Private sessions allow you to work directly with a coach and fill in the gaps in your knowledge from the ground up. Take learning Brazilian Jiu Jitsu for example, at first BJJ training can feel chaotic and random, new starters often struggle to grasp the main aims and objective of each position.

This confusion can sometimes be compounded by learning random techniques in the group classes that they can make it in to attend. Within a few private lessons however, a good coach could fully outline and explain every major position of the sport, what the person on top should be looking to do, what the person on bottom should be aiming for, which aspects are the most important and how to go about improving position or attacking from there. This can lead to developing a much more holistic understanding of the sport in a much shorter period.

Finally, private sessions allow the student to seek out a specific expert coach that can help them with a certain aspect of their game. This allows them to go direct to source and fine tune an area or idea they have been having issues with, rather than wait for that specific technique or concept to come up on the group class curriculum. This again saves the student time and speeds up rate of progression.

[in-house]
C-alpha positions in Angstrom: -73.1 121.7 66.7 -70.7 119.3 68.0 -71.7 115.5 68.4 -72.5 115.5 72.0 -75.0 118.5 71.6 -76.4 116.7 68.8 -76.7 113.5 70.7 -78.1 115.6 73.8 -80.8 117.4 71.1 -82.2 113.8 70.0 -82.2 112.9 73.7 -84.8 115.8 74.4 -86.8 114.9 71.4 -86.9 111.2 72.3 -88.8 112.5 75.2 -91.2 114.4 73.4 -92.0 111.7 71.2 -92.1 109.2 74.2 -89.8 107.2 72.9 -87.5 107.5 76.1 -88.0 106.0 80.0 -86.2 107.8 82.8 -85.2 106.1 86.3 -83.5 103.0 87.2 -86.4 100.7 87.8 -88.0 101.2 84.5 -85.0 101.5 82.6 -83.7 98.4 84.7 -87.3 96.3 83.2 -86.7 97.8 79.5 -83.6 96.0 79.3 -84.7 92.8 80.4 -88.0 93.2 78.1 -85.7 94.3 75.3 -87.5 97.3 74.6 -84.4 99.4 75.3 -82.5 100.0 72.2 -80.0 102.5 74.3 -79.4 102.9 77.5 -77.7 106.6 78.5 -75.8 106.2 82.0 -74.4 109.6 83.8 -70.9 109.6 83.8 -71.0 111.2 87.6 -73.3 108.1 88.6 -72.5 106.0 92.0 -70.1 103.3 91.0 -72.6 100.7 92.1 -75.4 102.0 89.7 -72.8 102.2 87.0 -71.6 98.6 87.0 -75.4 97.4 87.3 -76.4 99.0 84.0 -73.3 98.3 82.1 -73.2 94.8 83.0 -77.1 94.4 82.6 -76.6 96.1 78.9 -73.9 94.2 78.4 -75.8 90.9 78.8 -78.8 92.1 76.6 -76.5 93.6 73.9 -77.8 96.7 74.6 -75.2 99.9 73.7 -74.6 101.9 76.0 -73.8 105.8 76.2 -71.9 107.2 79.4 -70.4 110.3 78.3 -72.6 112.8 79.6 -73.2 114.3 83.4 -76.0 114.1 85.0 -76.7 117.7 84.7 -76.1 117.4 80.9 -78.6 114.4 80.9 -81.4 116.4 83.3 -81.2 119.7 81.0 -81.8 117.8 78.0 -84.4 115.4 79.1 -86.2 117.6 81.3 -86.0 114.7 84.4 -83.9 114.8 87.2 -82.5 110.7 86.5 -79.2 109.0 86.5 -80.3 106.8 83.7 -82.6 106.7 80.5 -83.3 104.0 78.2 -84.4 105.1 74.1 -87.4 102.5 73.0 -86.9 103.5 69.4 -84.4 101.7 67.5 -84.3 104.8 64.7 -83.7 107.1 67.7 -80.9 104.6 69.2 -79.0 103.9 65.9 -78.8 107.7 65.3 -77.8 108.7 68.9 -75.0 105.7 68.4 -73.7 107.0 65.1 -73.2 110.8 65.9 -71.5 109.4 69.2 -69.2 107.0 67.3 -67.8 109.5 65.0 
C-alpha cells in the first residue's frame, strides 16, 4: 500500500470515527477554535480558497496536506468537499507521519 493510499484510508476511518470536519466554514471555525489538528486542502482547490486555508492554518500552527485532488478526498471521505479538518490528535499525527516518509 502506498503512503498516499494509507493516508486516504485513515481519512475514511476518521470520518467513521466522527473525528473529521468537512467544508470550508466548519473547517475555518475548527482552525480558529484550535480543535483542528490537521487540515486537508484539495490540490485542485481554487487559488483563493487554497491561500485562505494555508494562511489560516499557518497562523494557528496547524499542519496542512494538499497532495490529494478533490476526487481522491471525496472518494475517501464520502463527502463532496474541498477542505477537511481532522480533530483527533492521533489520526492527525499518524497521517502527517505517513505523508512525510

To conclude, I would say the better option for the individual truly depends on their current knowledge, their financial situation, and the speed at which they hope to progress. Of course, most people want to see results and progress relatively quickly, so I would argue that a combination of a few private lessons, combined with regular group class attendance would be the ideal training set up for somebody looking to seriously improve. This way they can get rounds of sparring in with partners of all abilities, and then take any issues or feedback that arises from them sessions into their private sessions with their coach to dial in on and fix their game.

 

At the Academy, we have group classes every evening, and plenty of space for private tuition students. We are happy to discuss your options and will always give you an honest assessment of what we think would benefit you the most, given your goals and current situation. If you would like to chat with us and find out what kind of training set up would be best for you, please reach out via any of the channels at the bottom of this page.

Thanks for reading,

 

Sam